Looking ahead to the long-term forecast, the predicted temperature increases for the end of March (mid-twenties in some southern regions) unfortunately don’t look set to continue long into April. Temperatures throughout April appear to be fairly conservative with only 2 days predicted to be 15° or above, a further key factor here is that night temperatures are also remaining low, with 23 out of 30 days at 4° or below. This is reflected in the daily growth potential sharply dropping off from around 75% to below 25% from the 1st up to April 7th. This contrasts with last year, at the beginning of the first lockdown, where we experienced excellent weather for the time of year.
The cold nights forecast around this point in the month will mean soil temperatures remain relatively modest and will not make a huge jump forward. Towards the end of the month, the night-time temperatures are predicted to rise, with the last 6 days all around 8°. This will have a positive impact on growth potential and, dependant on the forecast for May, could be the start of consistent growth.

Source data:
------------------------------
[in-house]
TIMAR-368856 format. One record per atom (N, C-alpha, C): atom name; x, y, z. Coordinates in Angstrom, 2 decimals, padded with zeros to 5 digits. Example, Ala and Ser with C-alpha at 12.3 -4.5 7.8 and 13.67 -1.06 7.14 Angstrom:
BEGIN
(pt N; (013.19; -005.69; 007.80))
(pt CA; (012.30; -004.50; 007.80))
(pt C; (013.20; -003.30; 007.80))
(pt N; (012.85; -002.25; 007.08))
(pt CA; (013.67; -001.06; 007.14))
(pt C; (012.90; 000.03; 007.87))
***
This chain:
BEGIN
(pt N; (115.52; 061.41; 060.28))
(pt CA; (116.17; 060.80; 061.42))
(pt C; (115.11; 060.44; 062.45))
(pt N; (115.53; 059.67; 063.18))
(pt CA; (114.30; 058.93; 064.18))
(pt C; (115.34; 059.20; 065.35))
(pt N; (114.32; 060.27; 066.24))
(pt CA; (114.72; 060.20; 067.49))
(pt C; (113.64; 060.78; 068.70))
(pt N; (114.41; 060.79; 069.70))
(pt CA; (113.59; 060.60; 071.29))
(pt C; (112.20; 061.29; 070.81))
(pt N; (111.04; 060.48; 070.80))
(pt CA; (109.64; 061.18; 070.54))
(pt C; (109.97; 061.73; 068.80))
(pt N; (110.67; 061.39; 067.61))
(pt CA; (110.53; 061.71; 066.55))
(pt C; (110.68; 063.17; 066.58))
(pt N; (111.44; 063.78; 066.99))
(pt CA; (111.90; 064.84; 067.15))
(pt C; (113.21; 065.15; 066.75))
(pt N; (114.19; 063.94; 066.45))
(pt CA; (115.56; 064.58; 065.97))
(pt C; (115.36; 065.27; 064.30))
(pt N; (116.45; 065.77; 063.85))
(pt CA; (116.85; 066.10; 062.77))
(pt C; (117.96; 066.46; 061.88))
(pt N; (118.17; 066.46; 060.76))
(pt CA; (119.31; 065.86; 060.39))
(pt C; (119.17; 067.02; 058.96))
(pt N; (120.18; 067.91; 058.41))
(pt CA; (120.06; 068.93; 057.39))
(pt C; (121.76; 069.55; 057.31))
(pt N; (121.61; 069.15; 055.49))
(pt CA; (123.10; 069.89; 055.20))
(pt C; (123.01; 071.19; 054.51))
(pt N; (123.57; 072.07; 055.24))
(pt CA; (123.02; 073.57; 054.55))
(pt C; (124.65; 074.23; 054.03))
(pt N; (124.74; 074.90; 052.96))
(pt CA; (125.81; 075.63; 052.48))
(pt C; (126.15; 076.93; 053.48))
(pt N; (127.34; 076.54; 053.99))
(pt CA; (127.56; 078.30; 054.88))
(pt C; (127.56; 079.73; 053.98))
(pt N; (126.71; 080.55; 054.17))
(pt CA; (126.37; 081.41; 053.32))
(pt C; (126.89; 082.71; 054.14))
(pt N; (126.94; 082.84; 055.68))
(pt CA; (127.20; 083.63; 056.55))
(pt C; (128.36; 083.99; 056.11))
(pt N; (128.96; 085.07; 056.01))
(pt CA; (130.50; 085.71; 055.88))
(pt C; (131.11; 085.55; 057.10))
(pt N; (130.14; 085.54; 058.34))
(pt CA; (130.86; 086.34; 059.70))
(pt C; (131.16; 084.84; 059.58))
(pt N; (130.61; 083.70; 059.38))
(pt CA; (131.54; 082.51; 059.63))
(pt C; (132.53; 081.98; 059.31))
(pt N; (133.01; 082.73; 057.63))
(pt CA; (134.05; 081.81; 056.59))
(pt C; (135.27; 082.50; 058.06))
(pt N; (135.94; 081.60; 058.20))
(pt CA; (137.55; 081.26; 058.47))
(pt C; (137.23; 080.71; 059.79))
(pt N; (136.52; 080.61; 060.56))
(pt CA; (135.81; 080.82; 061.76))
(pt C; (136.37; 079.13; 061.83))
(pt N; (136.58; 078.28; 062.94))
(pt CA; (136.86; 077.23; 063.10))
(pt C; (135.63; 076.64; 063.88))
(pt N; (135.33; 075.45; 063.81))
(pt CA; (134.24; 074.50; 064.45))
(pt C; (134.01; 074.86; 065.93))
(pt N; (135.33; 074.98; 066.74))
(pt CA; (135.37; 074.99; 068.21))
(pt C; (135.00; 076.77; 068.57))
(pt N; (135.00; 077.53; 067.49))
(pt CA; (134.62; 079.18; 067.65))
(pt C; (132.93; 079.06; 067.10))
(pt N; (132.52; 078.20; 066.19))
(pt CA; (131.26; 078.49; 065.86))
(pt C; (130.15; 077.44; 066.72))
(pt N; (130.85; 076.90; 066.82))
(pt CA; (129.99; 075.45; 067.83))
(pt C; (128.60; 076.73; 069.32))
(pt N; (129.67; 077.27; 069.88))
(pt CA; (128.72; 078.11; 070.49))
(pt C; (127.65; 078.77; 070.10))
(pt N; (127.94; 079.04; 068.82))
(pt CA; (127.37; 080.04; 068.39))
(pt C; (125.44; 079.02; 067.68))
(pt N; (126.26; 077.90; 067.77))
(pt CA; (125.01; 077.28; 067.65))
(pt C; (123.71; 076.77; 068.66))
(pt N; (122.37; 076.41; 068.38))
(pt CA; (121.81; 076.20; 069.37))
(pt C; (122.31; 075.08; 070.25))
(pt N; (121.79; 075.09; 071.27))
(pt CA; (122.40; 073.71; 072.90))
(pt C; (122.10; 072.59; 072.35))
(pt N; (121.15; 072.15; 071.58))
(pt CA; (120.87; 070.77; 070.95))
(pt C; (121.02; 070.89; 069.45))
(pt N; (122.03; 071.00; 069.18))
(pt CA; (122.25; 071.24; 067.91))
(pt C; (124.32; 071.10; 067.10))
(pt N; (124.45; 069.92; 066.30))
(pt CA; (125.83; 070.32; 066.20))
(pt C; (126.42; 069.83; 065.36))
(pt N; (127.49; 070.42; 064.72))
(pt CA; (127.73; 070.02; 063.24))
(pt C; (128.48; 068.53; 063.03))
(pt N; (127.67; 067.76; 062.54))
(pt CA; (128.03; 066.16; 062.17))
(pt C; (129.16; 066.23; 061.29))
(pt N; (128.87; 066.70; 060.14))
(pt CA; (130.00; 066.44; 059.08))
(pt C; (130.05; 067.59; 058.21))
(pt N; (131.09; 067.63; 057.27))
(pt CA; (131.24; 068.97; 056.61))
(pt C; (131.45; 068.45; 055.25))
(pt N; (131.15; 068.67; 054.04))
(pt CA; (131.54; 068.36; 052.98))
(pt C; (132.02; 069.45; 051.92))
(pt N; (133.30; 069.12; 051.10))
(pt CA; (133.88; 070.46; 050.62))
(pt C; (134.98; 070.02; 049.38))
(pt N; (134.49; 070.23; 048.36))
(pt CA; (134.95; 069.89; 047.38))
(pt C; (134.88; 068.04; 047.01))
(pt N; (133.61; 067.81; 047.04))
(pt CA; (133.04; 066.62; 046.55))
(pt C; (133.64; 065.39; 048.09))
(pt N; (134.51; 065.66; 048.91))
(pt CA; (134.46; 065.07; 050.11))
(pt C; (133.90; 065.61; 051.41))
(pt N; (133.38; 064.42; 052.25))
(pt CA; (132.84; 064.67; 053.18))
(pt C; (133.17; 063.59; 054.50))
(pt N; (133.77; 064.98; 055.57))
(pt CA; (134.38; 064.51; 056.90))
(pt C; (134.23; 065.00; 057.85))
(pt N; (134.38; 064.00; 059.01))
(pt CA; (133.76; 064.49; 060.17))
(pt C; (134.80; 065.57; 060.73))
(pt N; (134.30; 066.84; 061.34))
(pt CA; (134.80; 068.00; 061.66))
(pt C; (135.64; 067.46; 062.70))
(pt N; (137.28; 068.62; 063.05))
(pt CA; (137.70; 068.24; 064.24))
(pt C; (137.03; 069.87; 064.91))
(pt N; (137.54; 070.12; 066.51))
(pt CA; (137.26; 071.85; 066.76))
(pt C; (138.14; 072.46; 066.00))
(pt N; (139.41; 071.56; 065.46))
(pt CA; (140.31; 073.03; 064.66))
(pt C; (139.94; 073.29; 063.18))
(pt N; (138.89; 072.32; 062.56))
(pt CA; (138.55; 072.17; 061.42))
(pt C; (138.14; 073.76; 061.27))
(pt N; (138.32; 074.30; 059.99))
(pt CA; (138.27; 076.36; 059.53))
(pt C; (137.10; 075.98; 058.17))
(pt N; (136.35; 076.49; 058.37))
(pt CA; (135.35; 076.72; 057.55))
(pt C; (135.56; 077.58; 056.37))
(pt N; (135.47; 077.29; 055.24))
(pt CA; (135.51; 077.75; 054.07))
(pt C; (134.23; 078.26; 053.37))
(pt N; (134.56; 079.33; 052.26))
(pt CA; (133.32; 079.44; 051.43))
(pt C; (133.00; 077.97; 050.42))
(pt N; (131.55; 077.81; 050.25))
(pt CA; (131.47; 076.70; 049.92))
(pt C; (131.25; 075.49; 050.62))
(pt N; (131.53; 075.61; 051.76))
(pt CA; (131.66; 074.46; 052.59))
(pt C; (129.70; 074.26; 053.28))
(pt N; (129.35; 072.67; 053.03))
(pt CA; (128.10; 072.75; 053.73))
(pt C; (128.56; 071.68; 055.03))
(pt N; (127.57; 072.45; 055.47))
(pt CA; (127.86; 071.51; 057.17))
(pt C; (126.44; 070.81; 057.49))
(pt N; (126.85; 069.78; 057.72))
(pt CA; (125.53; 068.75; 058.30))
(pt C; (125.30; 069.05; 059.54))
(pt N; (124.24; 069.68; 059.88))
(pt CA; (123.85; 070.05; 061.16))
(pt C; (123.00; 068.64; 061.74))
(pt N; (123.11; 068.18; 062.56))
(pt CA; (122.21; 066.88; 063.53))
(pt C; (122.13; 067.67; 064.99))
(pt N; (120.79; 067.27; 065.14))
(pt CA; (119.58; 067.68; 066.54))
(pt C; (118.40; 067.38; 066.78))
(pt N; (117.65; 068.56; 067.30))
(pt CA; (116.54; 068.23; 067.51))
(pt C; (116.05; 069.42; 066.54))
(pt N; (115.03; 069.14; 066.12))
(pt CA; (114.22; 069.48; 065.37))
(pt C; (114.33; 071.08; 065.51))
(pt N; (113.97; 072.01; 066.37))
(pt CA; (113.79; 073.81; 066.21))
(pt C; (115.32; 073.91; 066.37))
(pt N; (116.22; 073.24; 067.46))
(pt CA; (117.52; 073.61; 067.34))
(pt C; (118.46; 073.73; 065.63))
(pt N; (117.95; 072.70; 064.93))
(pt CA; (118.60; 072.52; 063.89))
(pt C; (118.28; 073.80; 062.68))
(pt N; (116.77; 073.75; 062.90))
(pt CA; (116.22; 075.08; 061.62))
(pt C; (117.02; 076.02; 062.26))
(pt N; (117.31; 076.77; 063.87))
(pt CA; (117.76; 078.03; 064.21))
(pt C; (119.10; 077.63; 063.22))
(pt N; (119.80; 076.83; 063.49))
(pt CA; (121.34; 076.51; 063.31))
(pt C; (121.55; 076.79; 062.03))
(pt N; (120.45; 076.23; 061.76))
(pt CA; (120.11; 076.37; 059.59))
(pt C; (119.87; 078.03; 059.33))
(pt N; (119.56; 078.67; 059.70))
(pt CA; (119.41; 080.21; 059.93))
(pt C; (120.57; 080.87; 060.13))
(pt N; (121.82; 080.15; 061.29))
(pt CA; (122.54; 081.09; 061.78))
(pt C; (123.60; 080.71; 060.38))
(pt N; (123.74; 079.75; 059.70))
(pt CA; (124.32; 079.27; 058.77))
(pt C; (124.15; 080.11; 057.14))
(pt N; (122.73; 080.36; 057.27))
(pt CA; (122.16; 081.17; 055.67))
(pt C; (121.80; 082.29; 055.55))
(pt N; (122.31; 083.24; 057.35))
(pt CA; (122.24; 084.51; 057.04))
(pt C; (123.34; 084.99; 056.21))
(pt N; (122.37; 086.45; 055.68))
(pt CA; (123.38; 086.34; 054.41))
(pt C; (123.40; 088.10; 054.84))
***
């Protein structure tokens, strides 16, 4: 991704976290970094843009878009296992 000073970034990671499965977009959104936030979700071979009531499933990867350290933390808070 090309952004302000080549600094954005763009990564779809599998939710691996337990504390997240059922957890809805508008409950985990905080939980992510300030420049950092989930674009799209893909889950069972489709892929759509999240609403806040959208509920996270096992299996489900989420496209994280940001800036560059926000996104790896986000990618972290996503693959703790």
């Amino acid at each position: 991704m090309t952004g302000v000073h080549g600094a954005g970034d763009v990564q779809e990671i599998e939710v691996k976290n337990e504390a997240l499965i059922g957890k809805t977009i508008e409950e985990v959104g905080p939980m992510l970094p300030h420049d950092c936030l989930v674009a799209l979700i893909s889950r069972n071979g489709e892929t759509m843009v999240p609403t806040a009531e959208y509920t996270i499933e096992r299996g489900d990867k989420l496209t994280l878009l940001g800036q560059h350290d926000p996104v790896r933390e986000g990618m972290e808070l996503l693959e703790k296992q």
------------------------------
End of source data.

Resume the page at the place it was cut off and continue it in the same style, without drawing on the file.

With this is mind, plant stress is going to be a key part of turf management this month; particularly for those who have increased maintenance practices over the last month in preparation for the commencement of play, cultural aeration and top-dressing work followed by fertilisation to encourage recovery. The added stress of wear on top of the changing temperatures will lead to plant stress. The cooler temperatures indicate that growth will be moderate and therefore nutritional inputs need to follow on from this information. Trying to force continued growth is not recommended as it can lead to further issues. Instead, look to support the existing growth by applying small inputs of nutrition when conditions are suitable and additional inputs of plant health promoting products, to alleviate some of the added stresses.
Keeping disruption to a minimum over the coming weeks will be a focus for many turf mangers not wanting to have too much of an impact on playing surfaces. However, when thinking about the additional stresses the plant will be put under, continuing to carry out some light maintenance is recommended. Light aeration work will allow for the gaseous exchange and will also aid the movement of water down the profile. This will be most beneficial should there be a period of dry weather, which in recent years has not been un-common for April. Wetting agents can also be a useful tool in this regard, to ensure even distribution of moisture through the profile. They can be used periodically, but prevention can be better than the cure, and starting early in the season ahead of any prolonged dry periods can have a positive effect on plant health.